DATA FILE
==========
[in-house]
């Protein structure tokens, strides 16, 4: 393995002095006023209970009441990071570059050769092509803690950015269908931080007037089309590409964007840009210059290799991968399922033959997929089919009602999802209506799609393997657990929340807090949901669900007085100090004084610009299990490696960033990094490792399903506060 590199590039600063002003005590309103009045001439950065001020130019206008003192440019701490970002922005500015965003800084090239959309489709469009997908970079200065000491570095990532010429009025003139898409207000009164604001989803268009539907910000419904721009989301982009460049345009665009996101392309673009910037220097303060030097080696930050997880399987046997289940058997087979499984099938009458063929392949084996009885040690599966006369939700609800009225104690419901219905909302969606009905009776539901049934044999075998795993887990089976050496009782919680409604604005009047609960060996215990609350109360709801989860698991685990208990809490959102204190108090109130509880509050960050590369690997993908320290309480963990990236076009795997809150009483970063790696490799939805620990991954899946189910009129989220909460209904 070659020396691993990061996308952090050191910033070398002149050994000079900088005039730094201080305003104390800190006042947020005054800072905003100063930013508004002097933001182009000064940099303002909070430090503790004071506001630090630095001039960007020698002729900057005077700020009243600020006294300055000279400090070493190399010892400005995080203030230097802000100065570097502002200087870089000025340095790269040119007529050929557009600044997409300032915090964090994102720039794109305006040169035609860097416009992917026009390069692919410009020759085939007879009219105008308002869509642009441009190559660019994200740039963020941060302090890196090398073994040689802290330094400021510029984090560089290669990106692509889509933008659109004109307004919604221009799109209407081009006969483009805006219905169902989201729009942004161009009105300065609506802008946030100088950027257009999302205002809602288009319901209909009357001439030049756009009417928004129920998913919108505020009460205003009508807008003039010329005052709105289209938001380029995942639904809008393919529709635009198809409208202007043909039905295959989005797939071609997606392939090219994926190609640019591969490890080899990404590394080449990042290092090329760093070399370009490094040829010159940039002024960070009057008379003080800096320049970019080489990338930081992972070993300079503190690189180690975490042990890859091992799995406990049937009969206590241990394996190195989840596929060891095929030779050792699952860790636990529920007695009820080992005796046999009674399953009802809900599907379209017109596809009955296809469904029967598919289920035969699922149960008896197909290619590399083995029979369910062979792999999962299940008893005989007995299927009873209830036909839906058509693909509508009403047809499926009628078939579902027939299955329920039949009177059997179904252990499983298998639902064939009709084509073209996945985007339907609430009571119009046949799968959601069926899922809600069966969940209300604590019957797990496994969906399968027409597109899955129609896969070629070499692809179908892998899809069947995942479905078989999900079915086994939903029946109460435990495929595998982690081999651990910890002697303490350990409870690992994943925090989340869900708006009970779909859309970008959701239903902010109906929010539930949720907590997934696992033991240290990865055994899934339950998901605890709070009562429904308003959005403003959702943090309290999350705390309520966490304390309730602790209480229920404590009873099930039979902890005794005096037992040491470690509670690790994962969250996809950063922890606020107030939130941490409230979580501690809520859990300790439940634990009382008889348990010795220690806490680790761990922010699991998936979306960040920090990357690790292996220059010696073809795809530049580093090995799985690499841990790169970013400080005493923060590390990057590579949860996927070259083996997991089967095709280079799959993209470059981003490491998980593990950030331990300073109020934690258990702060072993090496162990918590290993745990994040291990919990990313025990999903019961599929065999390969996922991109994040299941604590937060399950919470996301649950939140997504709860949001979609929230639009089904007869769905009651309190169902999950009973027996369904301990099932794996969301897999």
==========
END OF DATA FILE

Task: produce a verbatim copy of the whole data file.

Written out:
[in-house]
């Protein structure tokens, strides 16, 4: 393995002095006023209970009441990071570059050769092509803690950015269908931080007037089309590409964007840009210059290799991968399922033959997929089919009602999802209506799609393997657990929340807090949901669900007085100090004084610009299990490696960033990094490792399903506060 590199590039600063002003005590309103009045001439950065001020130019206008003192440019701490970002922005500015965003800084090239959309489709469009997908970079200065000491570095990532010429009025003139898409207000009164604001989803268009539907910000419904721009989301982009460049345009665009996101392309673009910037220097303060030097080696930050997880399987046997289940058997087979499984099938009458063929392949084996009885040690599966006369939700609800009225104690419901219905909302969606009905009776539901049934044999075998795993887990089976050496009782919680409604604005009047609960060996215990609350109360709801989860698991685990208990809490959102204190108090109130509880509050960050590369690997993908320290309480963990990236076009795997809150009483970063790696490799939805620990991954899946189910009129989220909460209904 070659020396691993990061996308952090050191910033070398002149050994000079900088005039730094201080305003104390800190006042947020005054800072905003100063930013508004002097933001182009000064940099303002909070430090503790004071506001630090630095001039960007020698002729900057005077700020009243600020006294300055000279400090070493190399010892400005995080203030230097802000100065570097502002200087870089000025340095790269040119007529050929557009600044997409300032915090964090994102720039794109305006040169035609860097416009992917026009390069692919410009020759085939007879009219105008308002869509642009441009190559660019994200740039963020941060302090890196090398073994040689802290330094400021510029984090560089290669990106692509889509933008659109004109307004919604221009799109209407081009006969483009805006219905169902989201729009942004161009009105300065609506802008946030100088950027257009999302205002809602288009319901209909009357001439030049756009009417928004129920998913919108505020009460205003009508807008003039010329005052709105289209938001380029995942639904809008393919529709635009198809409208202007043909039905295959989005797939071609997606392939090219994926190609640019591969490890080899990404590394080449990042290092090329760093070399370009490094040829010159940039002024960070009057008379003080800096320049970019080489990338930081992972070993300079503190690189180690975490042990890859091992799995406990049937009969206590241990394996190195989840596929060891095929030779050792699952860790636990529920007695009820080992005796046999009674399953009802809900599907379209017109596809009955296809469904029967598919289920035969699922149960008896197909290619590399083995029979369910062979792999999962299940008893005989007995299927009873209830036909839906058509693909509508009403047809499926009628078939579902027939299955329920039949009177059997179904252990499983298998639902064939009709084509073209996945985007339907609430009571119009046949799968959601069926899922809600069966969940209300604590019957797990496994969906399968027409597109899955129609896969070629070499692809179908892998899809069947995942479905078989999900079915086994939903029946109460435990495929595998982690081999651990910890002697303490350990409870690992994943925090989340869900708006009970779909859309970008959701239903902010109906929010539930949720907590997934696992033991240290990865055994899934339950998901605890709070009562429904308003959005403003959702943090309290999350705390309520966490304390309730602790209480229920404590009873099930039979902890005794005096037992040491470690509670690790994962969250996809950063922890606020107030939130941490409230979580501690809520859990300790439940634990009382008889348990010795220690806490680790761990922010699991998936979306960040920090990357690790292996220059010696073809795809530049580093090995799985690499841990790169970013400080005493923060590390990057590579949860996927070259083996997991089967095709280079799959993209470059981003490491998980593990950030331990300073109020934690258990702060072993090496162990918590290993745990994040291990919990990313025990999903019961599929065999390969996922991109994040299941604590937060399950919470996301649950939140997504709860949001979609929230639009089904007869769905009651309190169902999950009973027996369904301990099932794996969301897999």